By GARRY RAYNO, InDepthNH.org
CONCORD — People surveyed for the Education Funding Commission significantly under-estimated the cost of educating a student in New Hampshire.
The survey done by the University of New Hampshire Survey Center as part of the Granite State Poll, indicated people in the state believe more state funding is needed, but do not approve of any of options to accomplish that: a statewide property tax, a sales or an income tax.
The poll included nine questions intended to help the commission with its recommendations which are due Dec. 1.
When asked for the estimated costs of educating a student, the 1,037 respondents guessed an average of $9,500, while the actual average is $19,000 per student.
People who rent, earn less than $45,000 annually and classify themselves as liberal estimated the cost lower than the average, while those who listen to conservative talk radio, earn more than $150,000 annually and consider themselves conservative estimated the cost higher than the average guess.
“Residents are far more accurate in estimating the percentage of public education costs they believe are funded by state government,” Sean McKinley of the UNH Survey Center told the commission Monday.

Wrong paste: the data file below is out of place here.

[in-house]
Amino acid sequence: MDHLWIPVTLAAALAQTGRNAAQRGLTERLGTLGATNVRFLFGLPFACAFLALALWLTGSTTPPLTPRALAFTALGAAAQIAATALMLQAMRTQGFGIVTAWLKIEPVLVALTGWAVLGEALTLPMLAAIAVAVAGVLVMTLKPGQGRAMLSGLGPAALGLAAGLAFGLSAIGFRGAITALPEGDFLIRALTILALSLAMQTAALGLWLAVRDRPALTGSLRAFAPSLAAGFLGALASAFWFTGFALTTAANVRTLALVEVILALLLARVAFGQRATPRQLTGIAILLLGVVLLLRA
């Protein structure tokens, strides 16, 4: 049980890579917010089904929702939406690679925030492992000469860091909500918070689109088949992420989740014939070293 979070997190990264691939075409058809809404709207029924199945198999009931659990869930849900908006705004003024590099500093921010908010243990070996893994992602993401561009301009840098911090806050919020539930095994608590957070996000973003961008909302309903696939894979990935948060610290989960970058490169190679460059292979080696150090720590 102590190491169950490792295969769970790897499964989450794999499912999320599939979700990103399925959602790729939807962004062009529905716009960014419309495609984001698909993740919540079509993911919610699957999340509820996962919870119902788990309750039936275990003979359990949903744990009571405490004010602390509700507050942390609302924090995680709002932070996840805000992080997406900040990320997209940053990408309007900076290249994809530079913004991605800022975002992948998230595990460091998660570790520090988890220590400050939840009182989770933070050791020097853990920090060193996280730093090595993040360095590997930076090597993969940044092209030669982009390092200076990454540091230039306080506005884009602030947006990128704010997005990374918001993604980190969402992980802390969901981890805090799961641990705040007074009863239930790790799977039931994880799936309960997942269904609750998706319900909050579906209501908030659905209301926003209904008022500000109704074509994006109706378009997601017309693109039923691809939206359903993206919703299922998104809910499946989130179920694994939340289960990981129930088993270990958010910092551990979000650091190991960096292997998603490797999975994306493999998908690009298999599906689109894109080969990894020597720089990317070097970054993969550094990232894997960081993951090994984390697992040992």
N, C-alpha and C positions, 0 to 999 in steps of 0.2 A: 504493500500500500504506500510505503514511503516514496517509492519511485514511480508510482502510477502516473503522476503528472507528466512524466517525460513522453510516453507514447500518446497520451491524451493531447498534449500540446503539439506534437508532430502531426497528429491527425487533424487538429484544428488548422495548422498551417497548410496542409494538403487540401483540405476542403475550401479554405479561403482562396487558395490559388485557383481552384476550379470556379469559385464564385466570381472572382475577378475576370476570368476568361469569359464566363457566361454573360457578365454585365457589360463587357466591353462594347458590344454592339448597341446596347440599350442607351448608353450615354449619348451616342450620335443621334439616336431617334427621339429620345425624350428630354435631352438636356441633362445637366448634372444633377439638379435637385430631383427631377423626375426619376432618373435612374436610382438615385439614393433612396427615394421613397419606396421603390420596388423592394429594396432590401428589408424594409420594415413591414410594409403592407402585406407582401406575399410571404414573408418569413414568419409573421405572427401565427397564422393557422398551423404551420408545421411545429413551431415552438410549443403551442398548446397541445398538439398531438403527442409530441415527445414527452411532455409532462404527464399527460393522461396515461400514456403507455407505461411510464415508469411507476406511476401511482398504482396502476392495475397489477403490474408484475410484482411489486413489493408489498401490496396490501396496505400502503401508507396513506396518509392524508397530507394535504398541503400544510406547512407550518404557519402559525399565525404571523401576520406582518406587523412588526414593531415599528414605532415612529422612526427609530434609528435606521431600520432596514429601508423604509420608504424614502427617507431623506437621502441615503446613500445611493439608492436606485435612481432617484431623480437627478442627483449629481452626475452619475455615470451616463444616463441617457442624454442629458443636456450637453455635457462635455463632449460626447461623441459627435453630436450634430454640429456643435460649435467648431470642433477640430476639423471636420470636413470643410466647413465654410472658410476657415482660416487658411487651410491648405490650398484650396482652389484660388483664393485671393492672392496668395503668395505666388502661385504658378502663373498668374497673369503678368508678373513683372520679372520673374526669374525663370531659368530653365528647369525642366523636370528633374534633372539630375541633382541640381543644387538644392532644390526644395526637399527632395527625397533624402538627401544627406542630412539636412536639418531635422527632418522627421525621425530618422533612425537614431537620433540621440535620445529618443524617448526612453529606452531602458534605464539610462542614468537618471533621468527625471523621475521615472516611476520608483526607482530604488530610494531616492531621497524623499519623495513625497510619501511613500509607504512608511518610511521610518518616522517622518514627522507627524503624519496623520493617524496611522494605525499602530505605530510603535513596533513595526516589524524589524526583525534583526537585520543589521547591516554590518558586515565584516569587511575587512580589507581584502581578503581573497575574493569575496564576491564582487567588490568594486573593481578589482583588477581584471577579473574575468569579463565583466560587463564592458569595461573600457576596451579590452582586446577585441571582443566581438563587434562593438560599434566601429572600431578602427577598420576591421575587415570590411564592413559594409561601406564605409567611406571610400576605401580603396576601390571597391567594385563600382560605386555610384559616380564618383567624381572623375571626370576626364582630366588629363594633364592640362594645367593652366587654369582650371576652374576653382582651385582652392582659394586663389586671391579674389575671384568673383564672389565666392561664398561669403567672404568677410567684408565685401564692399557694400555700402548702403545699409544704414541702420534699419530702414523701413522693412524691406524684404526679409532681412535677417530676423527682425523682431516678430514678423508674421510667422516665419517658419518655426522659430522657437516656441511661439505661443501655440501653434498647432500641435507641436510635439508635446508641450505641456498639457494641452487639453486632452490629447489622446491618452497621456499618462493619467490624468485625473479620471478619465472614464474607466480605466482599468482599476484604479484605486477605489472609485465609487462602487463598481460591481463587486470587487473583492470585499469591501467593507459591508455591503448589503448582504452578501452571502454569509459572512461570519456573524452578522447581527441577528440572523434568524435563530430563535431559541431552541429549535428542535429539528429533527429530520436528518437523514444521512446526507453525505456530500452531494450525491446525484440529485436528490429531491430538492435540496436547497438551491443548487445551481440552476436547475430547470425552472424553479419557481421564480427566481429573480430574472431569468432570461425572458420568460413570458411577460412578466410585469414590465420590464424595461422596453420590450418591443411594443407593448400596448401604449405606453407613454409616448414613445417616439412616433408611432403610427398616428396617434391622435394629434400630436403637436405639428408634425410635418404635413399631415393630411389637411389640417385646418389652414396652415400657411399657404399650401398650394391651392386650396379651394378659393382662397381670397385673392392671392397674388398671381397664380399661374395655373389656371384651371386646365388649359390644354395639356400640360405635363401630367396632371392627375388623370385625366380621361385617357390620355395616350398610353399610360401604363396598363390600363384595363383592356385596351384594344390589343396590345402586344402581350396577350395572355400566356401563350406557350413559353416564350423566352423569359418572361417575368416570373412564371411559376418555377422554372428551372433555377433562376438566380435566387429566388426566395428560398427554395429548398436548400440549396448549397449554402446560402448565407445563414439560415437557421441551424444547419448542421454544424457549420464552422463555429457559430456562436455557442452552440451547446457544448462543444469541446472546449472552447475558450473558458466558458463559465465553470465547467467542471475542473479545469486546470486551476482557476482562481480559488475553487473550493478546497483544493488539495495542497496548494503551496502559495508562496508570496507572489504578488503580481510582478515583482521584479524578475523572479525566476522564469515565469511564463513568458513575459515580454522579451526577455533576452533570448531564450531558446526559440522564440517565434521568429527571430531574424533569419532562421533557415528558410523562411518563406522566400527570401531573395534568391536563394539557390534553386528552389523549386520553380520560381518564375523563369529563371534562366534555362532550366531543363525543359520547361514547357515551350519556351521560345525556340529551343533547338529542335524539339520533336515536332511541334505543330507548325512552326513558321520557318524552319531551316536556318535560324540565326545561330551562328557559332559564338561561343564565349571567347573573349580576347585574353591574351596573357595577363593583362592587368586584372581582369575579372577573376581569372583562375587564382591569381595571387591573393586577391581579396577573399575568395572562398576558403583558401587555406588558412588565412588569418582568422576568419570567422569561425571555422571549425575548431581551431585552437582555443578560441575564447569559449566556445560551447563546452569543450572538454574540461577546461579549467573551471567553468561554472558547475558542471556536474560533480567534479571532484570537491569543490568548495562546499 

The average estimate of the state’s contribution was 33 percent, when the state actually pays about 31 percent of public education costs.
A majority of the survey participants said the state should increase its share of funding, while very few believe the state should pay less.
According to the survey 55 percent said the state should pay more, 28 percent said it should pay about the same, and 4 percent said the state should pay less, while 13 percent did not know or were unsure.
Liberals, Democrats, Independents and those earning more than $150,000 said the state should pay more, while conservatives, Republicans, Fox News viewers and conservative radio listeners all said the state’s obligation should decrease.
Commission member Bill Ardinger asked if the respondents understood they had underestimated the cost before they responded to the question, and McKinley said they told participants the actual cost was $19,000 and the state paid about 31 percent before asking whether the state’s share should increase, decrease or stay the same.